Non pharmacological and Pharmacological Intervention for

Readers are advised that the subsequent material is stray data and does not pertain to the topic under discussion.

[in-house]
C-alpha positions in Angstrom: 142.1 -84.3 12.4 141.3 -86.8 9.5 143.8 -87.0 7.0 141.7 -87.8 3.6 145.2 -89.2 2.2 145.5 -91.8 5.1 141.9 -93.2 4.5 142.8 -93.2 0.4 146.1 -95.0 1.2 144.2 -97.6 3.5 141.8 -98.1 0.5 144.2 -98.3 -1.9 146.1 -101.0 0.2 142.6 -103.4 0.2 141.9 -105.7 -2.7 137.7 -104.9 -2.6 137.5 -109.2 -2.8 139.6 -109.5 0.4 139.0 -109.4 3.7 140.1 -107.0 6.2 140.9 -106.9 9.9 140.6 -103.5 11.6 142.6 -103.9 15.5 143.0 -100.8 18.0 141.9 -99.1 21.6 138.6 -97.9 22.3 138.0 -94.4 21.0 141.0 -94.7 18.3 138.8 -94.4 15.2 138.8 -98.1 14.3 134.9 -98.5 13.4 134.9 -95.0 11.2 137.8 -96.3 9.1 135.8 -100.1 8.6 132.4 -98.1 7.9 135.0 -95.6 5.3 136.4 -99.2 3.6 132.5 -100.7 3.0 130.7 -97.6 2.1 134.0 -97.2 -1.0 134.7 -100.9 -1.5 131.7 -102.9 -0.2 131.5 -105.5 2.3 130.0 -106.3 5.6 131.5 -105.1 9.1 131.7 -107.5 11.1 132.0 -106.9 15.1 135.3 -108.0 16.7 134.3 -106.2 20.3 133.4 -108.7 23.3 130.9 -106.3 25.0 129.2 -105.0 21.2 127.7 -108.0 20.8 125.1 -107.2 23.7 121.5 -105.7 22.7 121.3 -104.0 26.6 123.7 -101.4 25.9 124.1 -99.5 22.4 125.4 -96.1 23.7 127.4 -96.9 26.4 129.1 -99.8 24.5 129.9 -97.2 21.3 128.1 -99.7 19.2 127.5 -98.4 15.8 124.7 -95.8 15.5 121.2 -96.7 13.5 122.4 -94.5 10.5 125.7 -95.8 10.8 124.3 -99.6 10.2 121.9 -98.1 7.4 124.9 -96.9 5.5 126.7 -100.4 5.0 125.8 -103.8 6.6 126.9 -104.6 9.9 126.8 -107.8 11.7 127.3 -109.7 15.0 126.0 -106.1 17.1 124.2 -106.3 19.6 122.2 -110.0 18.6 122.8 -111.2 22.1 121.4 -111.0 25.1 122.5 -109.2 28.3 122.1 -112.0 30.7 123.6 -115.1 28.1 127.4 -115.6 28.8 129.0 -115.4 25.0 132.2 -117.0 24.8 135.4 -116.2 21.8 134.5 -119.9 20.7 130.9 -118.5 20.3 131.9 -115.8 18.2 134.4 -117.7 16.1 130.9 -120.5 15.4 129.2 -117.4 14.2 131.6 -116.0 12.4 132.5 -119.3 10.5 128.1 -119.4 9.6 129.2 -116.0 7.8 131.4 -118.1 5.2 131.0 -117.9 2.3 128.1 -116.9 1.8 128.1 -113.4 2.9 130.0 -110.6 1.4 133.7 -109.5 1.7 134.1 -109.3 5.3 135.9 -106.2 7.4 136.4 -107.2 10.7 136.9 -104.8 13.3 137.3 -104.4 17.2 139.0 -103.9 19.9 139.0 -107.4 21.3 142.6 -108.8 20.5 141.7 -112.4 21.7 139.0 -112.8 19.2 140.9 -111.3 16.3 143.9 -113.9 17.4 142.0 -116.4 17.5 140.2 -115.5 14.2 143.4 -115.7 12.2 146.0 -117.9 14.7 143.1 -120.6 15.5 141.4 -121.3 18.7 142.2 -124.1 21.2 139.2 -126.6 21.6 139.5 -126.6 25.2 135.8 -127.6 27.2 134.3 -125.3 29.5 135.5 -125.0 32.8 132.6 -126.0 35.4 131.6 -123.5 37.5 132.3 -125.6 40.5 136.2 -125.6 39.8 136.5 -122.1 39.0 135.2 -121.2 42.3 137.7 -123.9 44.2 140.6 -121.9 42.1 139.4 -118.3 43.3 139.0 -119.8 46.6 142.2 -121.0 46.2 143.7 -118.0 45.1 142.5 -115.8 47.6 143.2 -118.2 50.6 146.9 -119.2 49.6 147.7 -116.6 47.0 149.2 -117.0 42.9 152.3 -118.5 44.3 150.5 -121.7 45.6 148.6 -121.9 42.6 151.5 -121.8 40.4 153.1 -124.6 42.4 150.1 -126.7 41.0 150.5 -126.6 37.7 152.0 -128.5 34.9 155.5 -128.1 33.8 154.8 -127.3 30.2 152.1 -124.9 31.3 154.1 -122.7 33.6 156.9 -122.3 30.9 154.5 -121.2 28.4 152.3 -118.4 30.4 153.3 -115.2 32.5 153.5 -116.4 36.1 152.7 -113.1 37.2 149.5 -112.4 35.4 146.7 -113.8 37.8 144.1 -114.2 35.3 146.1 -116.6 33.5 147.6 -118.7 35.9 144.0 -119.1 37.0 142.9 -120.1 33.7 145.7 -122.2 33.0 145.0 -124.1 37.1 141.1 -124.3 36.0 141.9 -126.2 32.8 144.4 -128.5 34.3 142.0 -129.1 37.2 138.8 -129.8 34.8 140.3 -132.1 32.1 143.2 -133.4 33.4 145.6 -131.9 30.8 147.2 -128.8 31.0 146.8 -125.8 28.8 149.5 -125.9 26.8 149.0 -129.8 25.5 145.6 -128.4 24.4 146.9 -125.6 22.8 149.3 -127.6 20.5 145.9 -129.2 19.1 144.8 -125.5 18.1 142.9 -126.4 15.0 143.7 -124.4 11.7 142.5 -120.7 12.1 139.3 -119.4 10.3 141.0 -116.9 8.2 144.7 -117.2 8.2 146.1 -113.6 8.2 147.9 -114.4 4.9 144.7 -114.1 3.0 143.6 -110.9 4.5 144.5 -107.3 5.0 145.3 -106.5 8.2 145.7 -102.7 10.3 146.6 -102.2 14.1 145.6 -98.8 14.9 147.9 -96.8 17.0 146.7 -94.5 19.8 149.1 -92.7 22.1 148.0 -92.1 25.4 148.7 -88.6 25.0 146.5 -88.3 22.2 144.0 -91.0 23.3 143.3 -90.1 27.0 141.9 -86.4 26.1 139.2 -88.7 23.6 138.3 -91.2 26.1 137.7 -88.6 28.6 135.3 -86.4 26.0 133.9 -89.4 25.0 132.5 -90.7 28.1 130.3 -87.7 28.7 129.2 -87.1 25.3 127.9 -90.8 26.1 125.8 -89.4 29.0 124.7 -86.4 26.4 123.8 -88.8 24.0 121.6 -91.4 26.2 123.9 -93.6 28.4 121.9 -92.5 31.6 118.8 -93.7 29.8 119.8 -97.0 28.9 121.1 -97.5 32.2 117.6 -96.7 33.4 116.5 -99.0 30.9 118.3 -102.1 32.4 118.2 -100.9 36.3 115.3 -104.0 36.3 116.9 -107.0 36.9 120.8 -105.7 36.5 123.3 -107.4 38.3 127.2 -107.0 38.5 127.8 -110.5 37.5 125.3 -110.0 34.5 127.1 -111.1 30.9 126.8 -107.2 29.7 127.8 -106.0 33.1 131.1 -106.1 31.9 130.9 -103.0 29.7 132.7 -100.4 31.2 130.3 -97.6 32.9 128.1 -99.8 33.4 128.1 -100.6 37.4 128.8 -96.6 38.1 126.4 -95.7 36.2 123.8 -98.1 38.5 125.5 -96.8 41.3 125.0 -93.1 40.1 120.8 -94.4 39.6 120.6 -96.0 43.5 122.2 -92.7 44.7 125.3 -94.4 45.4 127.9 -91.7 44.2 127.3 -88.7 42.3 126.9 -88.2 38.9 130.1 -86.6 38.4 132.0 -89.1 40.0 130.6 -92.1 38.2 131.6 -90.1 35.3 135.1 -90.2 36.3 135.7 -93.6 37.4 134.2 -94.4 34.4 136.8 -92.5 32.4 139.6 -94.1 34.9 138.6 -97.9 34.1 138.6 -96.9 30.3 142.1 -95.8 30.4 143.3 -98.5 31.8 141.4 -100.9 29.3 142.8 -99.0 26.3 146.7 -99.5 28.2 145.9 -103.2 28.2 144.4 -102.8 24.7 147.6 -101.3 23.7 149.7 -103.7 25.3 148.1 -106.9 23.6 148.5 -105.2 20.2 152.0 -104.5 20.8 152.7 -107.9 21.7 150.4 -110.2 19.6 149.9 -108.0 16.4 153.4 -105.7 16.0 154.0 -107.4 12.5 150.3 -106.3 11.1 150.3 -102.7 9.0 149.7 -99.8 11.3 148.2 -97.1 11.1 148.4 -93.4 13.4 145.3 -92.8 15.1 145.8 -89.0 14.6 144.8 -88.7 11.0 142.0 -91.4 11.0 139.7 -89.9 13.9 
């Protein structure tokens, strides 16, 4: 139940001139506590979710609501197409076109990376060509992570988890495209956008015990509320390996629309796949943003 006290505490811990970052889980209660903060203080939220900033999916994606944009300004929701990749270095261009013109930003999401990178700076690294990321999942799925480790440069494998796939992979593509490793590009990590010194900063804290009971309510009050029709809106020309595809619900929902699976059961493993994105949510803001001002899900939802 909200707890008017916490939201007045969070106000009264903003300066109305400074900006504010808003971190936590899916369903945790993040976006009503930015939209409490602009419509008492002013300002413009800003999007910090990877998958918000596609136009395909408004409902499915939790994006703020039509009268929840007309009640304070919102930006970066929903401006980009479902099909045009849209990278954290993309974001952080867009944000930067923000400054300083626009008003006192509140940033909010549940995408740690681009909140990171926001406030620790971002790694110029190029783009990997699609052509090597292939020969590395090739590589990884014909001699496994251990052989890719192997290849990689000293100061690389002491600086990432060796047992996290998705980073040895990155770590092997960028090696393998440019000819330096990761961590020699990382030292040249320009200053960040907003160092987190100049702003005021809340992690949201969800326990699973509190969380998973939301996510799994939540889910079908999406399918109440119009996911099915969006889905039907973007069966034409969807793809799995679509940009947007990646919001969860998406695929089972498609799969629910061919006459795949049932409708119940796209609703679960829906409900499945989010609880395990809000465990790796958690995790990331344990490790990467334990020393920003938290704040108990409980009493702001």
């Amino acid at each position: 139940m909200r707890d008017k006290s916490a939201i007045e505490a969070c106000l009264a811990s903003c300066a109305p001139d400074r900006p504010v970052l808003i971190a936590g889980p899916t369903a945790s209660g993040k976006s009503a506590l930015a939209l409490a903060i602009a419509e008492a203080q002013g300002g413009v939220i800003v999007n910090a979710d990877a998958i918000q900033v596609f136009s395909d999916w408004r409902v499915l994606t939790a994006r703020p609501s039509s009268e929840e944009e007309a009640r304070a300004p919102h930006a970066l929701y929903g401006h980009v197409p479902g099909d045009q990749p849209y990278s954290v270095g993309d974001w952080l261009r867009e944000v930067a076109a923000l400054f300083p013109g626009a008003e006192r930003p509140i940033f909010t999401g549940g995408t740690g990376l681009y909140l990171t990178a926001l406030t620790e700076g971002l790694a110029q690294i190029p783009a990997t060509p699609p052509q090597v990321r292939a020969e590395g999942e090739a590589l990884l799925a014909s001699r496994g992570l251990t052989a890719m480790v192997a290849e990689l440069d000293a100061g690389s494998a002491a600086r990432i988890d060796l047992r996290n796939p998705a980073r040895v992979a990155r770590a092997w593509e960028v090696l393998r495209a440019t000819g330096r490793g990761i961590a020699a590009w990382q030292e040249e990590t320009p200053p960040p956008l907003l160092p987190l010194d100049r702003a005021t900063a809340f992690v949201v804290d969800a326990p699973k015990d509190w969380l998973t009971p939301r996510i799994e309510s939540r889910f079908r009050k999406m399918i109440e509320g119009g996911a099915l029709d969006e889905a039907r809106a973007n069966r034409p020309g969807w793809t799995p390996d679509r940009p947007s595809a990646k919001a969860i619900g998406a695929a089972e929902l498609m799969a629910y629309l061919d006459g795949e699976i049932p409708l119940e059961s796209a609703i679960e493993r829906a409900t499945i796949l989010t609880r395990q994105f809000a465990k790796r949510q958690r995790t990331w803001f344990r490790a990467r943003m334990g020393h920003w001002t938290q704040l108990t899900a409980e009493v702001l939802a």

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Authors Chantelle Lachance and Nina Frey, Cite As Non pharmacological and Pharmacological Intervention for Smoking Cessation Programs in Youth A Review of Clinical Effectiveness and Guidelines. Ottawa CADTH 2020 Feb CADTH rapid response report summary with critical appraisal. ISSN 1922 8147 online, Disclaimer The information in this document is intended to help Canadian health care decision makers health care professionals health systems leaders. and policy makers make well informed decisions and thereby improve the quality of health care services While patients and others may access this document. the document is made available for informational purposes only and no representations or warranties are made with respect to its fitness for any particular. purpose The information in this document should not be used as a substitute for professional medical advice or as a substitute for the application of clinical. judgment in respect of the care of a particular patient or other professional judgment in any decision making process The Canadian Agency for Drugs and. Technologies in Health CADTH does not endorse any information drugs therapies treatments products processes or services. While care has been taken to ensure that the information prepared by CADTH in this document is accurate complete and up to date as at the applicable date. the material was first published by CADTH CADTH does not make any guarantees to that effect CADTH does not guarantee and is not responsible for the. quality currency propriety accuracy or reasonableness of any statements information or conclusions contained in any third party materials used in preparing. this document The views and opinions of third parties published in this document do not necessarily state or reflect those of CADTH. CADTH is not responsible for any errors omissions injury loss or damage arising from or relating to the use or misuse of any information statements or. conclusions contained in or implied by the contents of this document or any of the source materials. This document may contain links to third party websites CADTH does not have control over the content of such sites Use of third party sites is governed by. the third party website owners own terms and conditions set out for such sites CADTH does not make any guarantee with respect to any information. contained on such third party sites and CADTH is not responsible for any injury loss or damage suffered as a result of using such third party sites CADTH. has no responsibility for the collection use and disclosure of personal information by third party sites. Subject to the aforementioned limitations the views expressed herein are those of CADTH and do not necessarily represent the views of Canada s federal. provincial or territorial governments or any third party supplier of information. This document is prepared and intended for use in the context of the Canadian health care system The use of this document outside of Canada is done so at. the user s own risk, This disclaimer and any questions or matters of any nature arising from or relating to the content or use or misuse of this document will be governed by and. interpreted in accordance with the laws of the Province of Ontario and the laws of Canada applicable therein and all proceedings shall be subject to the. exclusive jurisdiction of the courts of the Province of Ontario Canada. The copyright and other intellectual property rights in this document are owned by CADTH and its licensors These rights are protected by the Canadian. Copyright Act and other national and international laws and agreements Users are permitted to make copies of this document for non commercial purposes. only provided it is not modified when reproduced and appropriate credit is given to CADTH and its licensors. About CADTH CADTH is an independent not for profit organization responsible for providing Canada s health care decision makers with objective evidence. to help make informed decisions about the optimal use of drugs medical devices diagnostics and procedures in our health care system. Funding CADTH receives funding from Canada s federal provincial and territorial governments with the exception of Quebec. Questions or requests for information about this report can be directed to Requests CADTH ca. SUMMARY WITH CRITICAL APPRAISAL Non Pharmacological and Pharmacological Interventions for Smoking Cessation Programs in Youth 2. Abbreviations, AGREE Appraisal of Guidelines for Research and Evaluation. AMSTAR A Measurement Tool to Assess systematic Reviews. CI Confidence interval,CM Contingency management,CO Carbon monoxide.